Trash sorting was a hot topic in Shanghai in the weeks before a new municipal regulation on waste management took effect on July 1, requiring everyone, from households to businesses, to sort their trash into recyclable, kitchen, hazardous and residual waste.
A young tourist walks toward a rubbish cabinet at the Bund in Shanghai. (Photo: China Daily)
Though the regulation inconveniences people while they form new habits and those who don't comply face fines, it has boosted existing waste treatment business and will create new opportunities in the circular economy.
Dealing with waste is big business as 200 billion yuan ($29 billion) in investment will be needed if the current trash-sorting program in Shanghai is to be implemented across China, according to a recent report by Orient Securities.
The report calculated a 7.56-billion-yuan market for Shanghai in the whole industrial chain－education, monitoring of garbage disposal, transportation, and construction of waste treatment facilities. It then projected the Shanghai model to the national level, and estimated the market size will be around 200 billion yuan.
China plans to set up domestic waste classification systems in 46 major cities by next year, and all the cities at prefecture level and above, about 300, should have similar systems to classify and dispose of trash by 2025, according to the Ministry of Housing and Urban-Rural Development.
Zhang Lequn, deputy director of the urban development department at the ministry, said in a news conference in June that the government will inject 21.3 billion yuan into the building of waste treatment facilities.
As the trash-sorting program is implemented in Shanghai, more kitchen and food waste, which will demand proper treatment facilities, is being separated from residual waste.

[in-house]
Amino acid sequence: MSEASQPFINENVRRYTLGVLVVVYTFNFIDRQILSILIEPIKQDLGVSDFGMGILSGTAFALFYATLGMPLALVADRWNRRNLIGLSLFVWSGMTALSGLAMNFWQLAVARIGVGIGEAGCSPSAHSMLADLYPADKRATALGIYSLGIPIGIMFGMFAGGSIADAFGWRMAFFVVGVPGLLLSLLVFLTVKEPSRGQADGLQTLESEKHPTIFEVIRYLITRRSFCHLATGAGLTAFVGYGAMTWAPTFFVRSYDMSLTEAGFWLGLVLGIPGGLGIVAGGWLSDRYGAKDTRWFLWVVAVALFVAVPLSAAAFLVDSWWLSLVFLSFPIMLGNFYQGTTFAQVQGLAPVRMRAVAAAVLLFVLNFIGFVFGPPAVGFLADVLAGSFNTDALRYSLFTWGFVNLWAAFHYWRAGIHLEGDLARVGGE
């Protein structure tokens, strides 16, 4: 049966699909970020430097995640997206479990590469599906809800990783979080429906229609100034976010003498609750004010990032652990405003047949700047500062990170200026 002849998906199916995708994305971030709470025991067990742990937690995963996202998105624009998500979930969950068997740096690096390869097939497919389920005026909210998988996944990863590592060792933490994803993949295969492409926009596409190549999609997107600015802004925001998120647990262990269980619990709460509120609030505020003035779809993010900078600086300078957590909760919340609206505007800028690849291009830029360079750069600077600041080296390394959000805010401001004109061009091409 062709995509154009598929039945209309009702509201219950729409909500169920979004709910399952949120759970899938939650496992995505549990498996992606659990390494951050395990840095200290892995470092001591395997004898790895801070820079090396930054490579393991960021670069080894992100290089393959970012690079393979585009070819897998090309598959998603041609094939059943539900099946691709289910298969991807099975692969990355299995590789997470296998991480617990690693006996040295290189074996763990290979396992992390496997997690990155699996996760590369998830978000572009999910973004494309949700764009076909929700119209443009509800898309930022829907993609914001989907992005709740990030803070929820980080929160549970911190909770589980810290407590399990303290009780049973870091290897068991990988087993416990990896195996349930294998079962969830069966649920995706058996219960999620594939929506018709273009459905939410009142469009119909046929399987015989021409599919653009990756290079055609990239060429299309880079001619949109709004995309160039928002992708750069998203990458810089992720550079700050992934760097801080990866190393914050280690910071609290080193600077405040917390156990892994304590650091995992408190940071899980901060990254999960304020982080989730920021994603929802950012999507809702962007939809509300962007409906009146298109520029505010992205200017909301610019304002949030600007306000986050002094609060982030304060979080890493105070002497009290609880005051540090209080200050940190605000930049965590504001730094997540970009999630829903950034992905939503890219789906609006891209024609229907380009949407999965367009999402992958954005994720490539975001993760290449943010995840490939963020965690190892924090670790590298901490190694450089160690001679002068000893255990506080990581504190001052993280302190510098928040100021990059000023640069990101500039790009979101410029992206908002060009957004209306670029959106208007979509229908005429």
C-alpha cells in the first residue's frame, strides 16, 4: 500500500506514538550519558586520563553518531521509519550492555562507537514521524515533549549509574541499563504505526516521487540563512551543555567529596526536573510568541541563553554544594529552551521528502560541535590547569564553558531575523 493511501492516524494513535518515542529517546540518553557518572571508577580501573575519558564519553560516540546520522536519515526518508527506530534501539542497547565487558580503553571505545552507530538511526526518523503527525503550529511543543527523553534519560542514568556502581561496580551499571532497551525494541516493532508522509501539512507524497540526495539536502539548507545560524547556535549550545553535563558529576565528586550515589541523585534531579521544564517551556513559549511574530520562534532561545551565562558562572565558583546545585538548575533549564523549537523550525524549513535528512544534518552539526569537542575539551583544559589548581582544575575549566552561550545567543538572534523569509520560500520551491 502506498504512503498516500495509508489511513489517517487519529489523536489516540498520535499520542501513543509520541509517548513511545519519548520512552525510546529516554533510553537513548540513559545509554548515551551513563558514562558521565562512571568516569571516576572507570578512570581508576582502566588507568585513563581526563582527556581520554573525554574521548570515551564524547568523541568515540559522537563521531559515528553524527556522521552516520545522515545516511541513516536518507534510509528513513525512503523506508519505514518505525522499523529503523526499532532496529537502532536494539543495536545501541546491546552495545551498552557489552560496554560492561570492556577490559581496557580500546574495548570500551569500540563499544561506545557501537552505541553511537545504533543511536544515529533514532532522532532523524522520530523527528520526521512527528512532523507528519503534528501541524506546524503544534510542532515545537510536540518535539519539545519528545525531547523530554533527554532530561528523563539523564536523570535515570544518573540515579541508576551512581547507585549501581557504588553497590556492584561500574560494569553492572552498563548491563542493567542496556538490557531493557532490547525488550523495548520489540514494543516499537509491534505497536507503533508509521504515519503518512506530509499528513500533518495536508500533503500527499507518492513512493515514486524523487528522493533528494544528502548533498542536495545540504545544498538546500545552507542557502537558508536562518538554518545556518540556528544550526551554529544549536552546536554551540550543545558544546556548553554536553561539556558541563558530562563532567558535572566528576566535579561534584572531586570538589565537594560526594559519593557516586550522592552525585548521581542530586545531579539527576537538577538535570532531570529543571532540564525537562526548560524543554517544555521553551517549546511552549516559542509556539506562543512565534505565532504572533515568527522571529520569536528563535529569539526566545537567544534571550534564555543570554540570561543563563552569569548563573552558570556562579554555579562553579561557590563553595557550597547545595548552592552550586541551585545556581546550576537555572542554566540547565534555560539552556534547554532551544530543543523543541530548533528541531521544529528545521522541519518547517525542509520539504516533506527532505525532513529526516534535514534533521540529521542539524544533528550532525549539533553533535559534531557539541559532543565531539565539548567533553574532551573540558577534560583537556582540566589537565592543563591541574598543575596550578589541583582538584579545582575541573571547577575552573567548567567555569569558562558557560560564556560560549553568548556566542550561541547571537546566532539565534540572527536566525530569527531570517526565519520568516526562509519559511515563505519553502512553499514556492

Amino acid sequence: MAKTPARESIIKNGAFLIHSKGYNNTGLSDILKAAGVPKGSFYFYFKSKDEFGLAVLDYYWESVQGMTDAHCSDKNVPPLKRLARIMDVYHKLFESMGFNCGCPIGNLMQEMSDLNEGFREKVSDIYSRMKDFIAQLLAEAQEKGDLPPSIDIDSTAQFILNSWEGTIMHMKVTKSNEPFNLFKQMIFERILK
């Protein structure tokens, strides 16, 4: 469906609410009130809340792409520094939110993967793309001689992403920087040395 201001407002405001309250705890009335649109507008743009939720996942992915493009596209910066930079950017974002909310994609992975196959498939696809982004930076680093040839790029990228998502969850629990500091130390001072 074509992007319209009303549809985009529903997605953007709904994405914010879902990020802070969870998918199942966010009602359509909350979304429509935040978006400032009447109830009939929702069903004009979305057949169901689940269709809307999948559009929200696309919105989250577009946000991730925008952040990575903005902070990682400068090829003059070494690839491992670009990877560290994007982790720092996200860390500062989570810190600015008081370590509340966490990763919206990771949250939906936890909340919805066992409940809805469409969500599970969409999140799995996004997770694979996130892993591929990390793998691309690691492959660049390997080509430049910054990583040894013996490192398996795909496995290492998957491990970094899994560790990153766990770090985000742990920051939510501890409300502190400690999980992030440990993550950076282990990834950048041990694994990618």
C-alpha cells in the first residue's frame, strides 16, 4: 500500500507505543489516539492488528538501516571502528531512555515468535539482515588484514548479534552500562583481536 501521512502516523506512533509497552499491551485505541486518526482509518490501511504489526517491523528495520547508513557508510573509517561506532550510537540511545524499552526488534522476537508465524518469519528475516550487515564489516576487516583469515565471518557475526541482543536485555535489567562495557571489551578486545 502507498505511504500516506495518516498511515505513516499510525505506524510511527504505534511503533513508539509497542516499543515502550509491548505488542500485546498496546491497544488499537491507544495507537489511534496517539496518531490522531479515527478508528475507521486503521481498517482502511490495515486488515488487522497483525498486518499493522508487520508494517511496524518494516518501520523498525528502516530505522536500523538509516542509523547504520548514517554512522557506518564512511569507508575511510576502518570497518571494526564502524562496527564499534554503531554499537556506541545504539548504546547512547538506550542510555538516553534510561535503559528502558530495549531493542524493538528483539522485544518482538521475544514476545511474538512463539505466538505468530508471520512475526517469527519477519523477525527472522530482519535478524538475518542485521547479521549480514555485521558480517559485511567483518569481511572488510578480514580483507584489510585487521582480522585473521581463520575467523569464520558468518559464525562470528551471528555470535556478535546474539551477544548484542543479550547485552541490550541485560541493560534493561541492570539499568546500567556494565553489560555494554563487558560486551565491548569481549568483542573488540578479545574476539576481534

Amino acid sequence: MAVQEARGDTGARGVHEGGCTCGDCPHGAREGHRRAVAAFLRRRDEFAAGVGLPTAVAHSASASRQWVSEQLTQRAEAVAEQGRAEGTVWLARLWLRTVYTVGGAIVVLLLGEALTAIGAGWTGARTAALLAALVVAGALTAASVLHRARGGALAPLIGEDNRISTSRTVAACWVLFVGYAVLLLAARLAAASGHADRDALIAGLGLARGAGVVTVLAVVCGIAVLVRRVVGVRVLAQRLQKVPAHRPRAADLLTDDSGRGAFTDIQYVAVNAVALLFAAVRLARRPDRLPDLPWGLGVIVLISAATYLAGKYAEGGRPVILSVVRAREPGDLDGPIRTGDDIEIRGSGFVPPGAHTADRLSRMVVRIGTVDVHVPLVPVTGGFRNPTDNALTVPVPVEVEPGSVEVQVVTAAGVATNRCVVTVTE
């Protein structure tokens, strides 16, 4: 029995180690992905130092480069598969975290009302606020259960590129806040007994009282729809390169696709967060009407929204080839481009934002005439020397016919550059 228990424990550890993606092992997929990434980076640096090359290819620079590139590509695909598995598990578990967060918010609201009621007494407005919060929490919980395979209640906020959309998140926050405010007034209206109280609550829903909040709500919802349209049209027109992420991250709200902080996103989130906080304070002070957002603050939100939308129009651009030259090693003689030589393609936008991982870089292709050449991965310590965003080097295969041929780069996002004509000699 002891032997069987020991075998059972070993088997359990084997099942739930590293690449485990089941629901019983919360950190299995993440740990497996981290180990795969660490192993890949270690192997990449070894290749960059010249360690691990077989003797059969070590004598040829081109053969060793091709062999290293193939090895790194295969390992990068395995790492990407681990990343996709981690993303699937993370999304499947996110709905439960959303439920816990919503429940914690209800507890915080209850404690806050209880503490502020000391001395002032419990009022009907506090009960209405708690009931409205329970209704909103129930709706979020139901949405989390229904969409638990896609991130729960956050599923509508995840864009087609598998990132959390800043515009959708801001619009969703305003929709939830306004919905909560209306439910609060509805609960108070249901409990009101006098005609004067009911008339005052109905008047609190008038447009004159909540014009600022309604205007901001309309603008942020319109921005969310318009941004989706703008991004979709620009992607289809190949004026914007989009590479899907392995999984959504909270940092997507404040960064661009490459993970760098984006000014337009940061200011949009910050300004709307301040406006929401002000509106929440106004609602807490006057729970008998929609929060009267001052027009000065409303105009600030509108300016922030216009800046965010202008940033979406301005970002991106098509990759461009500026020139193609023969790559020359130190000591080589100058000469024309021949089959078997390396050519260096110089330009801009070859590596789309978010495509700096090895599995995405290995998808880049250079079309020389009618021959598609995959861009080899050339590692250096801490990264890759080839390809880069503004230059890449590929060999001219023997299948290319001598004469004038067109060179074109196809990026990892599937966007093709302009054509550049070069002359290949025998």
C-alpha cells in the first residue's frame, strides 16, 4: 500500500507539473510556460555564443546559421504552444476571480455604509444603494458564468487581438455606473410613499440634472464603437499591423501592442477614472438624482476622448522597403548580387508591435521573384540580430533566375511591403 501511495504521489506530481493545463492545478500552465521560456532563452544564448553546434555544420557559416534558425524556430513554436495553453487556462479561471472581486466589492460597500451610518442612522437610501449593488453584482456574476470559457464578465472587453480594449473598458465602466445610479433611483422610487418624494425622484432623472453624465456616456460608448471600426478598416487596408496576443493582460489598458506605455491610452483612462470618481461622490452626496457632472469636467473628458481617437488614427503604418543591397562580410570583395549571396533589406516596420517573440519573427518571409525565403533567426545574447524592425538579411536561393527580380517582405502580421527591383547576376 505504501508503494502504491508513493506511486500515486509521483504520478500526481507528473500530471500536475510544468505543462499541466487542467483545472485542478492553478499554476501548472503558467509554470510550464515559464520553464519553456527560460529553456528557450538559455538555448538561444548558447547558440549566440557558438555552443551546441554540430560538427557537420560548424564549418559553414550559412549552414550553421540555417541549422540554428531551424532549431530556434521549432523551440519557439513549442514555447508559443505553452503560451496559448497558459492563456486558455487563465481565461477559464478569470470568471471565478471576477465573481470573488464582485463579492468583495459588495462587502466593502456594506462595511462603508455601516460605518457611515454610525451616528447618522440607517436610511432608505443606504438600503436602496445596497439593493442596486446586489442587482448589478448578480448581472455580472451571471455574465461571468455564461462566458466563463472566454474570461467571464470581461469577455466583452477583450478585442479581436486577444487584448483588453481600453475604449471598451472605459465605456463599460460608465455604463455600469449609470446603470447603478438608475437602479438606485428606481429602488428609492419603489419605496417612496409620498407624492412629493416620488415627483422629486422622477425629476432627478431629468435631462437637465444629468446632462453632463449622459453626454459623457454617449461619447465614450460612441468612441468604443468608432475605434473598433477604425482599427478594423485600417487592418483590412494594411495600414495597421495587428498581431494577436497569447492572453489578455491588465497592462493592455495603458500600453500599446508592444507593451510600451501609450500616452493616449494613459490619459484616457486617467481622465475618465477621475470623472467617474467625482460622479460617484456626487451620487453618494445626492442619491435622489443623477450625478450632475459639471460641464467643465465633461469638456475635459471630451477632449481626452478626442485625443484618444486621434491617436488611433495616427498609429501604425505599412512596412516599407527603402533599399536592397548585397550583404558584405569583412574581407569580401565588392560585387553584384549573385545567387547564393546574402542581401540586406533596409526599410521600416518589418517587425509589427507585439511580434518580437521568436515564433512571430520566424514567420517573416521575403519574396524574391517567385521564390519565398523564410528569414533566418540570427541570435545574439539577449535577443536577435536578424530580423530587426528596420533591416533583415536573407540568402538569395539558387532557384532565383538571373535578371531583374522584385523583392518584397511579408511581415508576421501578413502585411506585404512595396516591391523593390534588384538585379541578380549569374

According to the Shanghai Municipal Administration of Landscaping and City Appearance, Shanghai now has more than 6,000 metric tons of kitchen waste every day, but the existing kitchen waste treatment facility can only process about 5,000 tons.
The administration is responsible for the city's domestic waste management, and it aims to increase the capacity of waste treatment in Shanghai to handle more than 20,000 tons of residual waste through incineration and to utilize 7,000 tons of kitchen waste every day next year.
Hua Yinfeng, general manager at Shanghai Liming Resources Reuse Co, told local news portal Shanghai Observer: "All the people sorting trash have given us confidence to expand our plant."
The company operates an organic waste treatment center in Pudong New Area that turns kitchen waste into electricity. Its current capacity is 300 tons of kitchen waste per day, and the plant expansion will allow it to process another 700 tons.
The plant uses correctly sorted organic waste to produce biogas, but when it started in 2017, about 30 to 40 percent of the waste it received contained other waste such as plastic bottles, construction trash and paper, which needed to be removed first to avoid lower efficiency during the anaerobic procedure.
The purity of the kitchen waste rose significantly in 2018 when Shanghai announced an action plan for trash sorting, and now after the implementation of the regulation, 99 percent of the waste it receives meets the minimum quality level, said Hua.
The expansion of Liming Resources is just one example of the acceleration of the capacity building taking place in Shanghai.